Sour Cream Raisin Pie

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Today was an epic day at work. Epic in a good way. On Saturday I was told we were getting a new cake decorator. I was very excited because I have needed help for a very long time. There is another cake decorator but she kind of does what she wants when she wants and leaves me with everything else. It often leaves me overwhelmed and very, very frustrated because I just can’t keep up. Anyway, I met the new cake decorator today. The more I talked to the new lady, the more I realized she really wants to work with me in setting up a good system for the bakery.

Then my boss brought me something I thought I wouldn’t get before I was too old to decorate cakes anymore. He brought my new edible image computer, scanner and printer. He also ordered a bunch of licensed images just because I told him they would be cool to have. All he asked was that when the disks come in I decorate him a Scooby Doo cake. I so can do that. After my boss got everything set up, I spent the rest of the afternoon getting my cake decorating geek on playing with my new computer. I foresee many joyful hours learning to use all the bells and whistles on that thing.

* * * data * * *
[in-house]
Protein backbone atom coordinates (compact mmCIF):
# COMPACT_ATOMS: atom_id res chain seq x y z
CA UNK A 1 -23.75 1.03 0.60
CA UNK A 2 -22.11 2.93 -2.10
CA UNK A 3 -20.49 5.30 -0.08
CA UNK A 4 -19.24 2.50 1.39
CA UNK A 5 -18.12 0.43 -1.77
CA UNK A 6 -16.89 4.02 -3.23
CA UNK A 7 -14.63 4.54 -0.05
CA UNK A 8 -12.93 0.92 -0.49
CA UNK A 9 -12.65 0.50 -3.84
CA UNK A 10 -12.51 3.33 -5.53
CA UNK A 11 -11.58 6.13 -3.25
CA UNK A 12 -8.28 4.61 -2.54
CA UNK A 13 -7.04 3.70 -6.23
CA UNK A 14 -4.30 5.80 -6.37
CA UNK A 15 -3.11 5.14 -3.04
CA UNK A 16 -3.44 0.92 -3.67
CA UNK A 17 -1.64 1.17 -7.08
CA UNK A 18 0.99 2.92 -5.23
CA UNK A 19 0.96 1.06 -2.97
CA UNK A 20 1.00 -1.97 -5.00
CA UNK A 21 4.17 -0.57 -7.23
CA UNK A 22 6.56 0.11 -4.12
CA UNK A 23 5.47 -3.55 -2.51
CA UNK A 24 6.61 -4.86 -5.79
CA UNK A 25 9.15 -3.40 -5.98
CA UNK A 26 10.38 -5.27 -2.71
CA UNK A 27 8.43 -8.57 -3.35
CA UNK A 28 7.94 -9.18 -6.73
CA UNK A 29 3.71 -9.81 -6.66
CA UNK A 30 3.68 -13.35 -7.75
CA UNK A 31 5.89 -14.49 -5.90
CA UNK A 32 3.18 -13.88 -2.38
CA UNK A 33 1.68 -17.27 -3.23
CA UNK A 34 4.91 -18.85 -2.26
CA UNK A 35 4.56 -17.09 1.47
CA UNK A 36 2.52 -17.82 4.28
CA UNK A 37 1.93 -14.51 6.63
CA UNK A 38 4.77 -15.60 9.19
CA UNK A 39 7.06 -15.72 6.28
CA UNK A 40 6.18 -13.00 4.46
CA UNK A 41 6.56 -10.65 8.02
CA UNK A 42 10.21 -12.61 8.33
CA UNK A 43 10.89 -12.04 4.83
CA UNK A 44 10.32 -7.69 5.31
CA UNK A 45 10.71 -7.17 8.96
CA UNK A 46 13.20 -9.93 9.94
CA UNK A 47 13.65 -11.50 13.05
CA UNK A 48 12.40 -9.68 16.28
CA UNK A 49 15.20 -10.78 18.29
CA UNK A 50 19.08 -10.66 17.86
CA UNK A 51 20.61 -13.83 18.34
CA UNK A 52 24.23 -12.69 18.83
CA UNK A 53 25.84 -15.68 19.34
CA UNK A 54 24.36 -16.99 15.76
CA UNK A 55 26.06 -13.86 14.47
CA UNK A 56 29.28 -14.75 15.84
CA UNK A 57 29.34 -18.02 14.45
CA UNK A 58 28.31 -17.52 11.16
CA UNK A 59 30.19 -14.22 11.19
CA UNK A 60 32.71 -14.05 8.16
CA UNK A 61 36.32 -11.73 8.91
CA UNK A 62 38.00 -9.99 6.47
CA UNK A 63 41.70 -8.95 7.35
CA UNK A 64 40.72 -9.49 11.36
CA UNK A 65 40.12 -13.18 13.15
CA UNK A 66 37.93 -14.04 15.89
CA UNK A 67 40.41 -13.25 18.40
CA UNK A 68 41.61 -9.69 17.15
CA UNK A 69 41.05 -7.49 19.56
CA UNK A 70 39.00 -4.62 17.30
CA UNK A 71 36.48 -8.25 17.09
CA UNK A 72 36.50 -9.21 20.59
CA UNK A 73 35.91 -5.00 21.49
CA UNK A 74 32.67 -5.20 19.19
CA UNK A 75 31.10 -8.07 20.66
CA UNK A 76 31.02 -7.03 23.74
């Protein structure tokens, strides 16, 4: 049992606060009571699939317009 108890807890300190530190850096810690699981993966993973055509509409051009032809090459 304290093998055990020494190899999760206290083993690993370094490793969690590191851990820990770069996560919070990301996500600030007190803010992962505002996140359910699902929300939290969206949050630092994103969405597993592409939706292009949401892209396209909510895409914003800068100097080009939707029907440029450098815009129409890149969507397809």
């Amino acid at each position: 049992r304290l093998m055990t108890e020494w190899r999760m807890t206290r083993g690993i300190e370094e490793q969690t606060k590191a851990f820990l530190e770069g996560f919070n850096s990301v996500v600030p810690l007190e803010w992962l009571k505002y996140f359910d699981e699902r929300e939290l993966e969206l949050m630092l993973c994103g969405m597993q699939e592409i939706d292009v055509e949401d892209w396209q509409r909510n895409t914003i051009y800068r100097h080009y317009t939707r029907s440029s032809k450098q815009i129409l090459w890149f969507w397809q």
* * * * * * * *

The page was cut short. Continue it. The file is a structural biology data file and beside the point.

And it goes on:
To celebrate the end of an epic day, I decided to make a sour cream raisin pie.

Sour Cream Raisin Pie

6 TBS all purpose flour
1 1/2 tsp sugar
1/8 tsp salt
2 TBS canola oil
2 tsp milk

1/2 cup raisins
3/4 cup water
1/2 cup sour cream
1/3 cup sugar
1 1/2 tsp all purpose flour
3 TBS lightly beaten egg

Preheat the oven to 350 degrees. In a small bowl, combine all the crust ingredients with a fork, until a soft dough forms. Place the dough in the bottom of a 6 inch pie pan sprayed with non stick cooking spray. Use you fingers to press the crust in the bottom and up the sides of the pan. Bake 10 minutes; set aside. In a small sauce pan add the raisins and the water. Bring to a boil, reduce the heat and simmer for 10 minutes, adding more water if necessary. Drain and set aside to cool. When cool, add sugar, sour cream and flour, mix well. Cook over medium heat for 5 minutes. Add the beaten egg a little at a time, stirring briskly so you don’t cook the egg. Cook until the filling thickens then pour into the baked pie crust.